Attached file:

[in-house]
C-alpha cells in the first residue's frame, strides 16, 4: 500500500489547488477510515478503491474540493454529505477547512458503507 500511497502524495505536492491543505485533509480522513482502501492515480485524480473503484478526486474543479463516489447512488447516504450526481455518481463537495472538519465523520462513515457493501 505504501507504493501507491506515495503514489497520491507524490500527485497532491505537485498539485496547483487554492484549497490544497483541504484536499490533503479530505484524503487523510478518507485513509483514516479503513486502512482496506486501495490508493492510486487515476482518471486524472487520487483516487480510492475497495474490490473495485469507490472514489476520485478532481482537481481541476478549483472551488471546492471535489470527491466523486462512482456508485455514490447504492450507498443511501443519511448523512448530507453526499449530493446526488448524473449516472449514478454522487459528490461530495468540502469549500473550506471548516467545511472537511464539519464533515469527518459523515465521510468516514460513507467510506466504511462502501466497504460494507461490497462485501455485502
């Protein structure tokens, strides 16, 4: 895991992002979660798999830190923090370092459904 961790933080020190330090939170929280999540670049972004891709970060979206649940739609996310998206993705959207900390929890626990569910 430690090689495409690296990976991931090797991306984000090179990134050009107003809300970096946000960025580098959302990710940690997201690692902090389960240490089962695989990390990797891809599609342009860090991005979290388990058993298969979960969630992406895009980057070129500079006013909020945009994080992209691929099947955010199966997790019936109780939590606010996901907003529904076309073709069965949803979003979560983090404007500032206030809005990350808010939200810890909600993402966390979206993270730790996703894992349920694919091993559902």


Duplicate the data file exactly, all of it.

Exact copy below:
[in-house]
C-alpha cells in the first residue's frame, strides 16, 4: 500500500489547488477510515478503491474540493454529505477547512458503507 500511497502524495505536492491543505485533509480522513482502501492515480485524480473503484478526486474543479463516489447512488447516504450526481455518481463537495472538519465523520462513515457493501 505504501507504493501507491506515495503514489497520491507524490500527485497532491505537485498539485496547483487554492484549497490544497483541504484536499490533503479530505484524503487523510478518507485513509483514516479503513486502512482496506486501495490508493492510486487515476482518471486524472487520487483516487480510492475497495474490490473495485469507490472514489476520485478532481482537481481541476478549483472551488471546492471535489470527491466523486462512482456508485455514490447504492450507498443511501443519511448523512448530507453526499449530493446526488448524473449516472449514478454522487459528490461530495468540502469549500473550506471548516467545511472537511464539519464533515469527518459523515465521510468516514460513507467510506466504511462502501466497504460494507461490497462485501455485502
């Protein structure tokens, strides 16, 4: 895991992002979660798999830190923090370092459904 961790933080020190330090939170929280999540670049972004891709970060979206649940739609996310998206993705959207900390929890626990569910 430690090689495409690296990976991931090797991306984000090179990134050009107003809300970096946000960025580098959302990710940690997201690692902090389960240490089962695989990390990797891809599609342009860090991005979290388990058993298969979960969630992406895009980057070129500079006013909020945009994080992209691929099947955010199966997790019936109780939590606010996901907003529904076309073709069965949803979003979560983090404007500032206030809005990350808010939200810890909600993402966390979206993270730790996703894992349920694919091993559902």